Democrats’ $3.5 trillion budget plan would extend child tax credit

Sue Barr | Image Source | Getty Images

Families with children would be major winners if the $3.5 trillion budget blueprint released Monday by Democrats holds up.

The package instructs Senate committees to invest trillions of dollars to boost the social safety net for families through programs and services such as an expanded child tax credit, childcare benefits for working parents, free pre-K and more. Investments in working families, the elderly and the environment would total about $1.8 trillion, according to a fact sheet about the proposal.

“At its core, this legislation is about restoring the middle class in the 21st century and giving more Americans the opportunity to get there,” said Senate Majority Leader Chuck Schumer, D-N.Y., said in a Monday letter. “By making education, health care, childcare and housing more affordable, we can give tens of millions of families a leg up.”

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Here’s what is in the plan for children.

Tax breaks, education and nutrition

The plan would further several tax credits that benefit low- and middle-income families, and especially those with children.

It would extend the child tax credit, earned income tax credit, child and dependent care tax credit and paid family and medical leave, according to a fact sheet outlining the budget resolution toplines.  

The American Rescue Plan in March enhanced the child tax credit, boosting the benefit to $3,000 from $2,000 for children 17 and younger and giving an additional $600 for kids under the age of 6. Half of the credit started going out to families in July as monthly payments.

This credit alone will help some 65 million children across the U.S., roughly 90% of kids in the country, according to the Center on Budget and Policy Priorities. It will also lift some 4.1 million children out of poverty, slashing the overall poverty rate by about 40%. Continuing the credit – which so far is only for the 2021 tax year – will mean these benefits continue.

“The Finance Committee is going to extend tax cuts for families with children, working adults and caregivers for as long as possible,” said Senate Finance Committee Chair Ron Wyden, D-Ore., in a Monday statement.  “Before President Roosevelt created Social Security in the 1930s, half of American seniors lived in poverty.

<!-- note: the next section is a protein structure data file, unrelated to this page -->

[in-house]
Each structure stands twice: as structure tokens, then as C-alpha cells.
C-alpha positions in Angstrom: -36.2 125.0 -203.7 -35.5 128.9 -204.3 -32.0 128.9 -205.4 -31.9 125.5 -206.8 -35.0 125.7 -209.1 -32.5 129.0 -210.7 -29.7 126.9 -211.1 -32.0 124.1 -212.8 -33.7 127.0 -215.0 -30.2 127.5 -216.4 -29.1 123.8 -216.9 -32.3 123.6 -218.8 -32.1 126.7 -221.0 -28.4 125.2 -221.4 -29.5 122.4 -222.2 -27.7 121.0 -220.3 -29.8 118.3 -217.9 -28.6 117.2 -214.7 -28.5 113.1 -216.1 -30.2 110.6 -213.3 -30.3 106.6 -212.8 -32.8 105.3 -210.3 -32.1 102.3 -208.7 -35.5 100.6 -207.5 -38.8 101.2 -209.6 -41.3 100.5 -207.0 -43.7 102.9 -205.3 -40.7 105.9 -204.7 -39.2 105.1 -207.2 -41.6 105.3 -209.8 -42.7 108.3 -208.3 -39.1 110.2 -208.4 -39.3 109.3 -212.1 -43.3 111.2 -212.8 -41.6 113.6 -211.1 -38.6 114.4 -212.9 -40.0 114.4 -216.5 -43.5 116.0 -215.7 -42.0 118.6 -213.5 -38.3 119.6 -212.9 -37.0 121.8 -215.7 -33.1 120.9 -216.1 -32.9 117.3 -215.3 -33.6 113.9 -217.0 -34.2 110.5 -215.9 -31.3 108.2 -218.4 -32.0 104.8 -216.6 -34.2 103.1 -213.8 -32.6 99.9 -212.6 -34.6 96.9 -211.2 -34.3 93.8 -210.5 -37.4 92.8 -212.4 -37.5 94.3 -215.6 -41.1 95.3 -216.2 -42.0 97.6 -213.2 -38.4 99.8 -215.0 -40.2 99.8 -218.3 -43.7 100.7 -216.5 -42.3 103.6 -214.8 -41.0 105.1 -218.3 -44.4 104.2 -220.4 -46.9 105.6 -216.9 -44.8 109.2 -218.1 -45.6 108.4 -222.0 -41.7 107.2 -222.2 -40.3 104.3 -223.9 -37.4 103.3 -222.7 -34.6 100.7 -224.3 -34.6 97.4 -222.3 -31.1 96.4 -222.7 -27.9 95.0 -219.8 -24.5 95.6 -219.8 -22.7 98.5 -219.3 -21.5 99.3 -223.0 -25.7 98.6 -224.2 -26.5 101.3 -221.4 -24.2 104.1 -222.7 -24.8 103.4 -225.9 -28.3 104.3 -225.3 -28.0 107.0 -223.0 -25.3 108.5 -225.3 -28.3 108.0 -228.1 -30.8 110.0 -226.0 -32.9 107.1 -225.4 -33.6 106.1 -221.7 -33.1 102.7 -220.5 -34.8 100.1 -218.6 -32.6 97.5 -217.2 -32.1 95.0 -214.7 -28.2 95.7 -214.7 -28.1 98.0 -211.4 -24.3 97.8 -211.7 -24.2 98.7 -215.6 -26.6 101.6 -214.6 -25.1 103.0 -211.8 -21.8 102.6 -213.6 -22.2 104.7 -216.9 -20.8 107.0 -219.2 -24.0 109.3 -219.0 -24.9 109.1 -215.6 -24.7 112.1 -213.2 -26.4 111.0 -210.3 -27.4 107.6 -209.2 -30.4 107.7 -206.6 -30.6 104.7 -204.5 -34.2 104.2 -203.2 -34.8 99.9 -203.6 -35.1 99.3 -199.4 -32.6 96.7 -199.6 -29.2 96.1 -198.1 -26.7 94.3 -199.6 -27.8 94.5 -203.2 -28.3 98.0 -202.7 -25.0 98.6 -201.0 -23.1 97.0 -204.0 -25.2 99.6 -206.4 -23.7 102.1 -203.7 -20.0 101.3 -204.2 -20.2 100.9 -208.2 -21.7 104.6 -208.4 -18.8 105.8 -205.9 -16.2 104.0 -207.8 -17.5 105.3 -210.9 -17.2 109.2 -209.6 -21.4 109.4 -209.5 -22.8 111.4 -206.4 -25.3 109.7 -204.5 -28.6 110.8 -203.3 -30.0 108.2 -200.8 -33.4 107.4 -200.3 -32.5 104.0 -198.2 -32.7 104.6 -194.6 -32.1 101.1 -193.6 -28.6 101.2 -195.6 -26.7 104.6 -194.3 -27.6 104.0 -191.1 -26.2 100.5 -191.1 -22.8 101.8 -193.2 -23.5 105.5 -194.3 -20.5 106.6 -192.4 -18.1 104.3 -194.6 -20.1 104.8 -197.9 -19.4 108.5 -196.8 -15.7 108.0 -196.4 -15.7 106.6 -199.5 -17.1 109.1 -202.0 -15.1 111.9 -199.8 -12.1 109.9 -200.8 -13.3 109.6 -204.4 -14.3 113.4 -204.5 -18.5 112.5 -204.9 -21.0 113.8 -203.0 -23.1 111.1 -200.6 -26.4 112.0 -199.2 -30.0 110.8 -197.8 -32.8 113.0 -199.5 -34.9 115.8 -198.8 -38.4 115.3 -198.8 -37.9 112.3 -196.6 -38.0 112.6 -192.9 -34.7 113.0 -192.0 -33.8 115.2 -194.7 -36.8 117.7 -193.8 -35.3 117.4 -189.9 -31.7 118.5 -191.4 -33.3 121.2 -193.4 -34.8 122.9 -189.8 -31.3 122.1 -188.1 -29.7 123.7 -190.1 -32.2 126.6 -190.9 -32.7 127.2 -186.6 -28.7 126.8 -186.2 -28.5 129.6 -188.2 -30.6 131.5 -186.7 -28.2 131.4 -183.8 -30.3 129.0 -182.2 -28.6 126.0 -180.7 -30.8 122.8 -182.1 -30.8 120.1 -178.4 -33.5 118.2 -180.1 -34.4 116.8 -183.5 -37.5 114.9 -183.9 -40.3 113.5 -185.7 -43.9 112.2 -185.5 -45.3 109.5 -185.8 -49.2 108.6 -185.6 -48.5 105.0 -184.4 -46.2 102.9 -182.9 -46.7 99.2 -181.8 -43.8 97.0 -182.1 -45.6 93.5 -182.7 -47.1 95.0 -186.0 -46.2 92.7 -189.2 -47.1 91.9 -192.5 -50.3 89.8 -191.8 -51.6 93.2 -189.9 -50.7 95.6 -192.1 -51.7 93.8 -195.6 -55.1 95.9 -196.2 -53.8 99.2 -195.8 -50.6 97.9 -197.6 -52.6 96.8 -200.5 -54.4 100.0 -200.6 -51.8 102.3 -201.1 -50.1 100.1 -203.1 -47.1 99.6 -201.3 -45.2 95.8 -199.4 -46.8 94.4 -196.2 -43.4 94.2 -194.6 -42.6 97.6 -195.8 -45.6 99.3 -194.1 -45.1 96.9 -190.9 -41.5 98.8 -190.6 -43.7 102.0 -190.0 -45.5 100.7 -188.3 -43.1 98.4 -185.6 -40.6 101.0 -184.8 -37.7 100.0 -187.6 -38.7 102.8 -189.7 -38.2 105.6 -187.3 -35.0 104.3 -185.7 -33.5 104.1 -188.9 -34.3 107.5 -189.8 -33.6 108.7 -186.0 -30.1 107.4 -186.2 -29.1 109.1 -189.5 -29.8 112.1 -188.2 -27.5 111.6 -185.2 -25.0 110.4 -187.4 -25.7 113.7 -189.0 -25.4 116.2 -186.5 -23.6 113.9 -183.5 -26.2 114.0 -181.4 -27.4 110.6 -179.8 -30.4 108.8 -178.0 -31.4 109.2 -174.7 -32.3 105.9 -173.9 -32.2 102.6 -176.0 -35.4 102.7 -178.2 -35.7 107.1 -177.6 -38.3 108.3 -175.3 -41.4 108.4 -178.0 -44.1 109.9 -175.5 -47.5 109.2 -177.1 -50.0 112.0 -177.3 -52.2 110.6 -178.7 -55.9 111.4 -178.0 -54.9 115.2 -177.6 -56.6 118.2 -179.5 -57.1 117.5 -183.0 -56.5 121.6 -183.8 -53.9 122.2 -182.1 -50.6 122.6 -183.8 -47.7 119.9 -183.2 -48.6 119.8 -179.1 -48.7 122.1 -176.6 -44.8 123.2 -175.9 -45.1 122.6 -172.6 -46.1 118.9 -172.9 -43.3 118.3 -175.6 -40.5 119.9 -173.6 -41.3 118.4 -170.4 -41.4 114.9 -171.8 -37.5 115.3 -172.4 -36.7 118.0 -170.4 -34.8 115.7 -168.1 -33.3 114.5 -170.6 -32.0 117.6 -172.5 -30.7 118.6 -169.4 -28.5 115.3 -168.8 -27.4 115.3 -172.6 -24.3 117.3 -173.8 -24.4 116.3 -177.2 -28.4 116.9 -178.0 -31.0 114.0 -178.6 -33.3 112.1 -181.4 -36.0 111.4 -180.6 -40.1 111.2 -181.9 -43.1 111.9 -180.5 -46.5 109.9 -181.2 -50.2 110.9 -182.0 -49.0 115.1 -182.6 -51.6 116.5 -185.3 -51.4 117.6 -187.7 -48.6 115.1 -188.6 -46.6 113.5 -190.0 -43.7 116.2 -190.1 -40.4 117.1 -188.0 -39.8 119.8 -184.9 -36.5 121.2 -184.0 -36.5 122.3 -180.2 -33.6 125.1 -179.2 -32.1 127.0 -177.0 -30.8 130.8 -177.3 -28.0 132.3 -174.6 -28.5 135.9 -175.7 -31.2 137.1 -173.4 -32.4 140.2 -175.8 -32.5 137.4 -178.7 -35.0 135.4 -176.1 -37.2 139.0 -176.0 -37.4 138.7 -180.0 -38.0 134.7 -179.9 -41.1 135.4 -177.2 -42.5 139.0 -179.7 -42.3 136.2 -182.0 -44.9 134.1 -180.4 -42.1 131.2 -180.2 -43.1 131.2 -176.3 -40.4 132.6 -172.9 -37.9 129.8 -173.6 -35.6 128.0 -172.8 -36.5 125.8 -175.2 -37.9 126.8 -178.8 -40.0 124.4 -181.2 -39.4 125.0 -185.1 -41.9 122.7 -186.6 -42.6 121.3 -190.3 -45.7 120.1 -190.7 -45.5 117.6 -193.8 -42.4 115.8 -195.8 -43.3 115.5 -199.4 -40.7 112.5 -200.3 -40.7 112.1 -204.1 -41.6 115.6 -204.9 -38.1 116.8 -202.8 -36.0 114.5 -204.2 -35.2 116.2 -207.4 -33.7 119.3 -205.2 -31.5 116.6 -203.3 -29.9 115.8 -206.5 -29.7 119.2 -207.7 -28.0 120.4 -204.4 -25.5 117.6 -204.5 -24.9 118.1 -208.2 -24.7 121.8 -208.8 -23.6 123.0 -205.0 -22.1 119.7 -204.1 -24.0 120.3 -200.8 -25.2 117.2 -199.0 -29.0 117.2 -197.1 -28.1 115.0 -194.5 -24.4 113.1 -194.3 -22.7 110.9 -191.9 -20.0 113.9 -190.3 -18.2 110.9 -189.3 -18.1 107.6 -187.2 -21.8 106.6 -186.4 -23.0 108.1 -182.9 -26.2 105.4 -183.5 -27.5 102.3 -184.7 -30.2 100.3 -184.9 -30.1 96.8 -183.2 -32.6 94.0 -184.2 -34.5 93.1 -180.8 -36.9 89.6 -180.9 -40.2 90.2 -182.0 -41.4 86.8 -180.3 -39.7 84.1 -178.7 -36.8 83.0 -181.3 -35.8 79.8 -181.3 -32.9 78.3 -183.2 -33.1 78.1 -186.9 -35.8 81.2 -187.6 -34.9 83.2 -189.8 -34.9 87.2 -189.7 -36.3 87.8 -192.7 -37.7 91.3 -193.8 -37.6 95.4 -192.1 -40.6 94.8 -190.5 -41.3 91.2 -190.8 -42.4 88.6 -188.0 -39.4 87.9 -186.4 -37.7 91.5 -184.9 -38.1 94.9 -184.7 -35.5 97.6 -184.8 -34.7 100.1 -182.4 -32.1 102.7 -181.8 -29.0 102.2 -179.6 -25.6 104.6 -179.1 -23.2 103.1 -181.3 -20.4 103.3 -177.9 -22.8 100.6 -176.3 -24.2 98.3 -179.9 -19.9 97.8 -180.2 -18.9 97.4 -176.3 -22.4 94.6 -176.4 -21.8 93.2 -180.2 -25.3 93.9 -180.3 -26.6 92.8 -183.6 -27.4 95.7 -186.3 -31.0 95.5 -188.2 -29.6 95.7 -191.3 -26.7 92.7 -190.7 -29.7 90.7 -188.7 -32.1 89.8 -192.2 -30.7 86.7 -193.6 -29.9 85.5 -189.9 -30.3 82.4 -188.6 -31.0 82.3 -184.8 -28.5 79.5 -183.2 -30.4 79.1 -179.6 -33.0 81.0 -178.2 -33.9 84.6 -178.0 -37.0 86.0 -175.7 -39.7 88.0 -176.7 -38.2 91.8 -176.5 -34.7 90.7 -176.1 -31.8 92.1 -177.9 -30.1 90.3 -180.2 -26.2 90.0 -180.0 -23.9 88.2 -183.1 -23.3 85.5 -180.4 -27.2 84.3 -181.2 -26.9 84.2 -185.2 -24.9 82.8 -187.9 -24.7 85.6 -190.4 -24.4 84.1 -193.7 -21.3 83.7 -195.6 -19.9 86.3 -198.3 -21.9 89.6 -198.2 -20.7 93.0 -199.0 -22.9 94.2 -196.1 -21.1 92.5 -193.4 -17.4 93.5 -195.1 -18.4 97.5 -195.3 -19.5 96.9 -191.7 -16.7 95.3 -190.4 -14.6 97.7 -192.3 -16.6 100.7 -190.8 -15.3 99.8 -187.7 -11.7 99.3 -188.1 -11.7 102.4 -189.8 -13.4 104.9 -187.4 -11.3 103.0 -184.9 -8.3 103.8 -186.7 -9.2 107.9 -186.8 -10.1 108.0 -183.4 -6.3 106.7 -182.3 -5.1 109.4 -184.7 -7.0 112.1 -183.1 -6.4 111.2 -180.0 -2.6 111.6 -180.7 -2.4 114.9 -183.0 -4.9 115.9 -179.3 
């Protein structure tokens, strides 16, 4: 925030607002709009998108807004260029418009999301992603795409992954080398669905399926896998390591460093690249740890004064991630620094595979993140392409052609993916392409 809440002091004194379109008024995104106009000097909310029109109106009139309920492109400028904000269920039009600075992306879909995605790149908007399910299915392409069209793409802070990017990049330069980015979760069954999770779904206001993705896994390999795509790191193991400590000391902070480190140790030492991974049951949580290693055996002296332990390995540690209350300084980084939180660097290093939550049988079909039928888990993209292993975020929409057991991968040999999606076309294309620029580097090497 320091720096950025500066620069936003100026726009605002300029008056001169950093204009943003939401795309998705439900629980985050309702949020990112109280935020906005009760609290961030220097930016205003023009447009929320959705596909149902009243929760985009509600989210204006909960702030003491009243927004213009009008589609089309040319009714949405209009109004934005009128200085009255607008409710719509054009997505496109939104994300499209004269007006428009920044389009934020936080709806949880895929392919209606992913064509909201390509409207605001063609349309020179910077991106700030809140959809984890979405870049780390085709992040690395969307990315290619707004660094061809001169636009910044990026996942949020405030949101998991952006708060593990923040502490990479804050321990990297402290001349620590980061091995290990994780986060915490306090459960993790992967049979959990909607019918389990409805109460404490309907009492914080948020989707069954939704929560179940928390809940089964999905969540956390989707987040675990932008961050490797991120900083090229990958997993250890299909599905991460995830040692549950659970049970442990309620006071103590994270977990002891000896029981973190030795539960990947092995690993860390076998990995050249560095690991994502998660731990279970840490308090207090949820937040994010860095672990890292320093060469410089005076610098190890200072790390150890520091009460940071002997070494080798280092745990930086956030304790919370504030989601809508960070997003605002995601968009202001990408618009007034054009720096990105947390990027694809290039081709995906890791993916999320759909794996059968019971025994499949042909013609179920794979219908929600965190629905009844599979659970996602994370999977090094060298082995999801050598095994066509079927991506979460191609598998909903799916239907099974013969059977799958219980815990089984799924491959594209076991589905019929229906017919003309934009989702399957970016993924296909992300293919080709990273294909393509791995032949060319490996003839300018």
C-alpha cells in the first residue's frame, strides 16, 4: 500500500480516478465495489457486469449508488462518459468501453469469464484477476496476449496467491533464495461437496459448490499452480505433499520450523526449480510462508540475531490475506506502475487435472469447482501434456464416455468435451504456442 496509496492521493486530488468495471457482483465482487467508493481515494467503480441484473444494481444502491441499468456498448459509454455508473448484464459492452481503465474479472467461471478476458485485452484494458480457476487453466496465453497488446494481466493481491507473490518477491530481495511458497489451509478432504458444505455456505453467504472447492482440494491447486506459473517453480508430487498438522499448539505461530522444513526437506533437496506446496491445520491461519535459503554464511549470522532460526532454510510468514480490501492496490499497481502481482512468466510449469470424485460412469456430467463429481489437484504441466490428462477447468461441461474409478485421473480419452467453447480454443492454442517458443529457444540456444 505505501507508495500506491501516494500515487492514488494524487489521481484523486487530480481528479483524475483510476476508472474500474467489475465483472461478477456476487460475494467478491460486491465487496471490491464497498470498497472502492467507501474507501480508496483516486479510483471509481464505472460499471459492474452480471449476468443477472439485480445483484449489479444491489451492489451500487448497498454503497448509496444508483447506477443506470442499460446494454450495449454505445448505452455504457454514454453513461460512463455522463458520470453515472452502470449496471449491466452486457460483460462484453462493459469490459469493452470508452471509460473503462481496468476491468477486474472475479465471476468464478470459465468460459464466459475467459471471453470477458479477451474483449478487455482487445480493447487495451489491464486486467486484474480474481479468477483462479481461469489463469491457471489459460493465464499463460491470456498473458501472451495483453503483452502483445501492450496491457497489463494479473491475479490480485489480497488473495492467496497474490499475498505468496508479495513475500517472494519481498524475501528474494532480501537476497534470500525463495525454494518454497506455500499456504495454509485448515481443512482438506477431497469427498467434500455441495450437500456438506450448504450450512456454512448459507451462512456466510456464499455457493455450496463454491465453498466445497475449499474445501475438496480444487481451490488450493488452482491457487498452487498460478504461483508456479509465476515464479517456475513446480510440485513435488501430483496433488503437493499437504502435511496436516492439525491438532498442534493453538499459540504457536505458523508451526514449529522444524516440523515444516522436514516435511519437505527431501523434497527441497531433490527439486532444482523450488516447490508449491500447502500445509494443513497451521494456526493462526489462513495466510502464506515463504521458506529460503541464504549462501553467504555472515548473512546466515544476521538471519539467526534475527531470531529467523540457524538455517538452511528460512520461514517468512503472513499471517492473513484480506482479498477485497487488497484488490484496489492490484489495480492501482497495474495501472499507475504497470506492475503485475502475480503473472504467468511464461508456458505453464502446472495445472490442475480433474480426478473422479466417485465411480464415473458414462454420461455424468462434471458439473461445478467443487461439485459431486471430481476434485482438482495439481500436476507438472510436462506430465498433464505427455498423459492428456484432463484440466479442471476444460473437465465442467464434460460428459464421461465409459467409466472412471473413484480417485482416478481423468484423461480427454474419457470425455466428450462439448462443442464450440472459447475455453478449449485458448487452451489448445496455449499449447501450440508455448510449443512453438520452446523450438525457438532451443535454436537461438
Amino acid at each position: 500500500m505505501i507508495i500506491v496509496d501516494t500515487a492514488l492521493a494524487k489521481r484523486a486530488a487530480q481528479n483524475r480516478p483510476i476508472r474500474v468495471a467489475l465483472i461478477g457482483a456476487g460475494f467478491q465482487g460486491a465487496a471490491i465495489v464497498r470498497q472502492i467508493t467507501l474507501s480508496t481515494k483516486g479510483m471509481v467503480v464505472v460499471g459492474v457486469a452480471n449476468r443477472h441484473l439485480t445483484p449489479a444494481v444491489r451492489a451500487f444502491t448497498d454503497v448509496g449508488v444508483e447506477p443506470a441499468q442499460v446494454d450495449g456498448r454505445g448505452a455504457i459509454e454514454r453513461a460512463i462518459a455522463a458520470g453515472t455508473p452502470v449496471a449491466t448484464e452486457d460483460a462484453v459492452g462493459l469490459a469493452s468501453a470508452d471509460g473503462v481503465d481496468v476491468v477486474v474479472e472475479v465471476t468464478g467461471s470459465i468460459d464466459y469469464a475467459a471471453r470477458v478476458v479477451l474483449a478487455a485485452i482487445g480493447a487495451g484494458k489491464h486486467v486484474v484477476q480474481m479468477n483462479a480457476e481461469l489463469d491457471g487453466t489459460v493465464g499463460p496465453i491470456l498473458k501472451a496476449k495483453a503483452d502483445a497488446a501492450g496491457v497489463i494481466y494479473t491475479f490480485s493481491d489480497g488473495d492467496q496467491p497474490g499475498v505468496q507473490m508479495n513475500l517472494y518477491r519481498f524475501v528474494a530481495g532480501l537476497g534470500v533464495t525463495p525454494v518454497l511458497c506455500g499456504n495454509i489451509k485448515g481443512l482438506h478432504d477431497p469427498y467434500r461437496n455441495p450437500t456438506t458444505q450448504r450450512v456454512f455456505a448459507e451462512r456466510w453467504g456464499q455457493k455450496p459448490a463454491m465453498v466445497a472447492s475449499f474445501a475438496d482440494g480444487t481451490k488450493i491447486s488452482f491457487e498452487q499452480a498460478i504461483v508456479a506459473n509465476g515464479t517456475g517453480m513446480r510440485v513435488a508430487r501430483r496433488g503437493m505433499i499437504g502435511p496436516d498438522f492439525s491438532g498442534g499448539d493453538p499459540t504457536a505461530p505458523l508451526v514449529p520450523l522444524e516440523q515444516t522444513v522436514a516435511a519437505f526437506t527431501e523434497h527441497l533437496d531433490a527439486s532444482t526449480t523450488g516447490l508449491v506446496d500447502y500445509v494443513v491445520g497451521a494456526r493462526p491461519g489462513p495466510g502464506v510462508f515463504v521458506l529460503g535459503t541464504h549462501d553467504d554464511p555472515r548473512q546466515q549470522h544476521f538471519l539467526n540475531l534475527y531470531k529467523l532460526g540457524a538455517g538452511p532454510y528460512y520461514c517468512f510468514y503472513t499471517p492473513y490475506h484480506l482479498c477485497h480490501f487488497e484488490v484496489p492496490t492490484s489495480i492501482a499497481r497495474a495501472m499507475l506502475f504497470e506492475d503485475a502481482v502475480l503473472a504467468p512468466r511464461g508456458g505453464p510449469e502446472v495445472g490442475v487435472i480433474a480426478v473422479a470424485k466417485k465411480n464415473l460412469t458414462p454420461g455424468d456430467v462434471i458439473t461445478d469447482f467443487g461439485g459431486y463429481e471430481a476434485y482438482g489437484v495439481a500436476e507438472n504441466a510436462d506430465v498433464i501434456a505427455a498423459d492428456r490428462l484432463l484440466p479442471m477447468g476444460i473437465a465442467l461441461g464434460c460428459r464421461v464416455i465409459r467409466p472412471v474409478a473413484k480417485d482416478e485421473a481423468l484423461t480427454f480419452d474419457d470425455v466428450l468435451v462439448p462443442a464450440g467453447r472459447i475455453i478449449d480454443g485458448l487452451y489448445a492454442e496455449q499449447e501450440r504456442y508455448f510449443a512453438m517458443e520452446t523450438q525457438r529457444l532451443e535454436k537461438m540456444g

“This new monthly child benefit is Social Security for our children, and represents a fundamental reordering in the commitments this country makes to its children and their families.”

Children and their families would also benefit from investments in childcare and education baked into the proposal. Senate Democrats would like to extend universal pre-K to 3- and 4-year-old children and expand childcare benefits for working families.

The plan would also make community college tuition-free, give money to minority-serving institutions and increase the maximum Pell Grant award to help people attend and pay for higher education. Child nutrition programs would also get a boost by the Democrat’s proposal.

What’s next

Of course, the proposal is only a blueprint with overarching instructions for Senate committees ultimately tasked with writing the legislation.

So far, the topline instructions offer few details about the programs and benefits it seeks to extend, as all Senators will be able to weigh in on the writing of the legislation in coming weeks, Schumer said. Democrats plan to pass the budget through reconciliation, a process that doesn’t require any Republican support if all 50 of their members in the chamber agree.

The budget resolution agreement framework released Monday says that the proposal would be fully offset by “a combination of new tax revenues, health-care savings and long-term economic growth.” At the same time, the plan would ban tax increases on those making less than $400,000 per year, according to the proposal.

More details will likely come soon. The Senate could pass the $1 trillion bipartisan infrastructure bill as early as Tuesday and would immediately work on passing the budget resolution next, according to Schumer.

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